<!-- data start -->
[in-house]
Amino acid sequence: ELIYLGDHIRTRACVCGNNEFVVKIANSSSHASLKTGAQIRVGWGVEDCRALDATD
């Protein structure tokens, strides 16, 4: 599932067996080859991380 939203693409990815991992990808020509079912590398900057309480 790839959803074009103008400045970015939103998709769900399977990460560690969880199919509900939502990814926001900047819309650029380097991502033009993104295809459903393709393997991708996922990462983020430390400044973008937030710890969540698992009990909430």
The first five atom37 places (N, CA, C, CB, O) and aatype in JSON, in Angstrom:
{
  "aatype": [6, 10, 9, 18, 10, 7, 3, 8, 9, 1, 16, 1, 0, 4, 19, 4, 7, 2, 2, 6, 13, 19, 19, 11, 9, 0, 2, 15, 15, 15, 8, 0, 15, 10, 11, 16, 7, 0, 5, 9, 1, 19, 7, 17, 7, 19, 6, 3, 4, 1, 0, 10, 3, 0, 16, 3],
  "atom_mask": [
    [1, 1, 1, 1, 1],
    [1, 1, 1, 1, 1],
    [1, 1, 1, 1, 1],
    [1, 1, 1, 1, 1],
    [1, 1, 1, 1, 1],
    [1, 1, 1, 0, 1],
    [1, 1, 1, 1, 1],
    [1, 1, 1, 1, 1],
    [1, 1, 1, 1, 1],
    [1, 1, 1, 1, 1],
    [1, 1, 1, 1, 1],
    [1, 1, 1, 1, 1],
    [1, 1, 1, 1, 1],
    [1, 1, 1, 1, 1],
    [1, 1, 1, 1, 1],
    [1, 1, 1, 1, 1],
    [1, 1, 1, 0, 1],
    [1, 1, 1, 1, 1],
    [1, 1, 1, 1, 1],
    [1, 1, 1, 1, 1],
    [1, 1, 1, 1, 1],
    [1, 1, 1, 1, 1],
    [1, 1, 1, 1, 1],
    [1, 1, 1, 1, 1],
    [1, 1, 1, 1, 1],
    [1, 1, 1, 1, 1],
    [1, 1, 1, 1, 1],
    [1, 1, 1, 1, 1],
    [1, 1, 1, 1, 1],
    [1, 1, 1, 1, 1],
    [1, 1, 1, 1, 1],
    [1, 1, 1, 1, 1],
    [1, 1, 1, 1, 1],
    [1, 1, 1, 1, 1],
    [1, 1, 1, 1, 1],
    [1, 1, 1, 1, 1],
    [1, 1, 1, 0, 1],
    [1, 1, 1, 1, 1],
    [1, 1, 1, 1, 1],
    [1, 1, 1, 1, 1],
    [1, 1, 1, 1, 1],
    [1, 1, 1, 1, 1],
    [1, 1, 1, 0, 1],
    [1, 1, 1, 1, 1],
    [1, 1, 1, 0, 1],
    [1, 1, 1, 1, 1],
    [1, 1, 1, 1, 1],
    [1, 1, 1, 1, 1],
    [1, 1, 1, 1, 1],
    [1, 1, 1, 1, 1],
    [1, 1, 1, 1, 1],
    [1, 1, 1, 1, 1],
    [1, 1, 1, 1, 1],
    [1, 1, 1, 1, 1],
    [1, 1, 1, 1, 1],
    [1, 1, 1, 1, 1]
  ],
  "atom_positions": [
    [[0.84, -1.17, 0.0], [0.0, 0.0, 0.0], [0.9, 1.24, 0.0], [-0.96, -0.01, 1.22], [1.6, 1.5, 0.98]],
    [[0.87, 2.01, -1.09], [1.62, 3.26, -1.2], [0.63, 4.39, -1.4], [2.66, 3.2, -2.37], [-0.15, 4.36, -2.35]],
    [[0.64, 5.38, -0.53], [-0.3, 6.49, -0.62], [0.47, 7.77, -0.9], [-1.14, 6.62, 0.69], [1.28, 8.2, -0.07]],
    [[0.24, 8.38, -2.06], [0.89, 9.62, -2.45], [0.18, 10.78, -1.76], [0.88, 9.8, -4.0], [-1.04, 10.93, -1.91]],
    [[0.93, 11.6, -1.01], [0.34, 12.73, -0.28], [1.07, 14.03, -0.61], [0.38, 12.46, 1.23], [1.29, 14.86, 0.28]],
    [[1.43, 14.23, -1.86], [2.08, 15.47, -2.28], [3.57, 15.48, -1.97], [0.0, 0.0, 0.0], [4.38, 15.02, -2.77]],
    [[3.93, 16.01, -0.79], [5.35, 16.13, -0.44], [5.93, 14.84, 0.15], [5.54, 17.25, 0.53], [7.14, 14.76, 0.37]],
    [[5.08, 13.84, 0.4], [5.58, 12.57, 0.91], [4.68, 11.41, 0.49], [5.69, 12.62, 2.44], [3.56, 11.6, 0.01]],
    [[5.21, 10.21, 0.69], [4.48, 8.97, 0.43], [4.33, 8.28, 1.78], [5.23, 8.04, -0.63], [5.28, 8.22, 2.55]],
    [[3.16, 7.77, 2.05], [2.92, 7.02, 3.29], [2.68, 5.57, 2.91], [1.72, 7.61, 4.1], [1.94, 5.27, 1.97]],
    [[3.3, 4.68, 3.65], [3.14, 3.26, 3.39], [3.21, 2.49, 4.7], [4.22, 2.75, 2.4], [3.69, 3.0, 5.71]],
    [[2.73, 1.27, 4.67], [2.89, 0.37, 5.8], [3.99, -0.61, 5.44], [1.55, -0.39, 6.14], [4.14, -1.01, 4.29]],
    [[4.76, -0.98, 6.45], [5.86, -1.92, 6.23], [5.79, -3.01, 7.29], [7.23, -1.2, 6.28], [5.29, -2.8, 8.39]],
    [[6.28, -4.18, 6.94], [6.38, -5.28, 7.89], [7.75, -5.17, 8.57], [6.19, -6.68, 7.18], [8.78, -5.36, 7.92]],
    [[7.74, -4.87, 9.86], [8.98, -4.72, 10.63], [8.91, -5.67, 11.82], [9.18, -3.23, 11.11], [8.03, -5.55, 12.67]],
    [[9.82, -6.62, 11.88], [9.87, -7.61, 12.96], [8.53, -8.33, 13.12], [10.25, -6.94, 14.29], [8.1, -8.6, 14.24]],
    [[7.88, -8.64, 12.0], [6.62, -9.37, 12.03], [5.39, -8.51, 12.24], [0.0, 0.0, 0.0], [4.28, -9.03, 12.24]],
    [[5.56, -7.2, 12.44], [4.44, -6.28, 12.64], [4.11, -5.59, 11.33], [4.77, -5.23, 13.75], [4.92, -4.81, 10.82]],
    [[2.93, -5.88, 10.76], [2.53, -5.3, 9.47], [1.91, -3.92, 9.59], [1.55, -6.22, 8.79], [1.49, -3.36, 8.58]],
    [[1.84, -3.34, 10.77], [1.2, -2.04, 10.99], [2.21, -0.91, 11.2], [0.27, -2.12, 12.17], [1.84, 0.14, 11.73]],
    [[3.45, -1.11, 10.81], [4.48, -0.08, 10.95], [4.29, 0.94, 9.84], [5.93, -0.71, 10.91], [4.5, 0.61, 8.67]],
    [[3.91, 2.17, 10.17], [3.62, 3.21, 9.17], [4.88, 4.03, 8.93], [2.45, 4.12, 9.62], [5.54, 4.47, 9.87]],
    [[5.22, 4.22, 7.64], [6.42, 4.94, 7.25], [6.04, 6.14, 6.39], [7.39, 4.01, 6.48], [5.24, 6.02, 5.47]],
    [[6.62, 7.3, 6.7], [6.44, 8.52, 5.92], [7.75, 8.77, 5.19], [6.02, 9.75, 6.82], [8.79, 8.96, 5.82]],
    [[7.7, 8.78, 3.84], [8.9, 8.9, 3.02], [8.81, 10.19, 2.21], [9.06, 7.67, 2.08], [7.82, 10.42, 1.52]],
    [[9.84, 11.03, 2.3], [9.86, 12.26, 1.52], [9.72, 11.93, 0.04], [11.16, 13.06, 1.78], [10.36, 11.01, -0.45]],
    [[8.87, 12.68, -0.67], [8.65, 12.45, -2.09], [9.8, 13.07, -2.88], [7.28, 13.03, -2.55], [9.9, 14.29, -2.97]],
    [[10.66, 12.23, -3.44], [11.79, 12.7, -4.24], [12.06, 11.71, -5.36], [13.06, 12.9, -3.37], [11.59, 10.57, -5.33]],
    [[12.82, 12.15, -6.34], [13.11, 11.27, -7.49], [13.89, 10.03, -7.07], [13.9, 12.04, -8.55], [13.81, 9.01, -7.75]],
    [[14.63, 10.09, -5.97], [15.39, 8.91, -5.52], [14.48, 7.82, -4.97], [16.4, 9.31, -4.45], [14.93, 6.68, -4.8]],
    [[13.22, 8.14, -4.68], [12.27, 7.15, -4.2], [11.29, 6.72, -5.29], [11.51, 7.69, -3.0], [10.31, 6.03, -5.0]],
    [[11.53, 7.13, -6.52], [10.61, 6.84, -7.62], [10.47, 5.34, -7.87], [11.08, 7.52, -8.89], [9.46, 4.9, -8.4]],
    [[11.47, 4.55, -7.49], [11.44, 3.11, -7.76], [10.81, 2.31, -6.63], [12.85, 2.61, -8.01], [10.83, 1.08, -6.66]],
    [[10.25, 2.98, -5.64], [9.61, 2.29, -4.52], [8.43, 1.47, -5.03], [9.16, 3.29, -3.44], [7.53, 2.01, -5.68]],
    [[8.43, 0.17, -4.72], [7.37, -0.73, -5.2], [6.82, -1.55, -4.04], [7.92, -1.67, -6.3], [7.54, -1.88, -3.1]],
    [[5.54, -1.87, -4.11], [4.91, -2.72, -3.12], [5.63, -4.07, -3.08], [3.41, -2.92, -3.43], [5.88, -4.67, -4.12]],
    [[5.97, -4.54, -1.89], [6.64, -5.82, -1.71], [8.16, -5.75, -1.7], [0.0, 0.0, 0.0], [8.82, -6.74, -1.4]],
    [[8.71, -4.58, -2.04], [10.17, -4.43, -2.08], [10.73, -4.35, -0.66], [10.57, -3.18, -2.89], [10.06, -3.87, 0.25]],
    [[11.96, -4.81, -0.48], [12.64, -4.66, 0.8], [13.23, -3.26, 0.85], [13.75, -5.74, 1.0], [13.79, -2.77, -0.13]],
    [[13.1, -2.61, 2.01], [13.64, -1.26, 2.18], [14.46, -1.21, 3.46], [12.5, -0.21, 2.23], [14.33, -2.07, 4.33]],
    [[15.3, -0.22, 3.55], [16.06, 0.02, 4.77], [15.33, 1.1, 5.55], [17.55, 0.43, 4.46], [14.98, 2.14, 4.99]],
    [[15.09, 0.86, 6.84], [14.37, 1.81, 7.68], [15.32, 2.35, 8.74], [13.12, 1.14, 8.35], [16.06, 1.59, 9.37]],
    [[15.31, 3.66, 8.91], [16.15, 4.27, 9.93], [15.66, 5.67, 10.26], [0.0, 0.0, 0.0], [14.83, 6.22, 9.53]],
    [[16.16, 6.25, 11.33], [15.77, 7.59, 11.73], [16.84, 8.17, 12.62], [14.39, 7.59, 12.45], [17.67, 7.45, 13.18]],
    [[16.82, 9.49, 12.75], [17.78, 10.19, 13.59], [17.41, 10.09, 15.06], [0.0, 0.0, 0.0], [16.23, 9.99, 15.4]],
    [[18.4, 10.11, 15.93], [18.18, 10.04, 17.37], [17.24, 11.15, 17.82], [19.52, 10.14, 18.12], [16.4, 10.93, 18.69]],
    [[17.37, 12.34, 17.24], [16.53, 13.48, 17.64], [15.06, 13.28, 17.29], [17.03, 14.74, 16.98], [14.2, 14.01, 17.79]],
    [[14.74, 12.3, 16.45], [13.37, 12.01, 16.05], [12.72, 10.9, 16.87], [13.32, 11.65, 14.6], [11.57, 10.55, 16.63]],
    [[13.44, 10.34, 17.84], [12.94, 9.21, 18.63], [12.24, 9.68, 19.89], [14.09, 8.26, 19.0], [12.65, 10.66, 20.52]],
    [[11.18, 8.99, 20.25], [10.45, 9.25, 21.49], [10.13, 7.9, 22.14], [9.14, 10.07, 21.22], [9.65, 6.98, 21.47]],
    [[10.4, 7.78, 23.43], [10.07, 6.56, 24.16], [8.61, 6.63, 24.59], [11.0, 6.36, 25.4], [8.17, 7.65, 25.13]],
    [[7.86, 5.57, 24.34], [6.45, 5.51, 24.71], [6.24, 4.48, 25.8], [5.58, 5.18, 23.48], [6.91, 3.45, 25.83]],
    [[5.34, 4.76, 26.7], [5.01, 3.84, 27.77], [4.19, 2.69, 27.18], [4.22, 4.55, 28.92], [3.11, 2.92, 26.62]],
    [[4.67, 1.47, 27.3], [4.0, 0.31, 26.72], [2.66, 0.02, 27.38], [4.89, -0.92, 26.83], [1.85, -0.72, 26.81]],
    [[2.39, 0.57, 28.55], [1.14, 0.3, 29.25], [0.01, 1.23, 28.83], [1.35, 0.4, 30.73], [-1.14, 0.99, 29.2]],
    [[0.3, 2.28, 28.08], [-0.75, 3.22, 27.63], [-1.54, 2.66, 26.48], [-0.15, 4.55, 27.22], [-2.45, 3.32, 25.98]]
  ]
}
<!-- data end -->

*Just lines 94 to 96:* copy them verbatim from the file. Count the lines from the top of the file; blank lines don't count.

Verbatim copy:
    [[12.82, 12.15, -6.34], [13.11, 11.27, -7.49], [13.89, 10.03, -7.07], [13.9, 12.04, -8.55], [13.81, 9.01, -7.75]],
    [[14.63, 10.09, -5.97], [15.39, 8.91, -5.52], [14.48, 7.82, -4.97], [16.4, 9.31, -4.45], [14.93, 6.68, -4.8]],
    [[13.22, 8.14, -4.68], [12.27, 7.15, -4.2], [11.29, 6.72, -5.29], [11.51, 7.69, -3.0], [10.31, 6.03, -5.0]],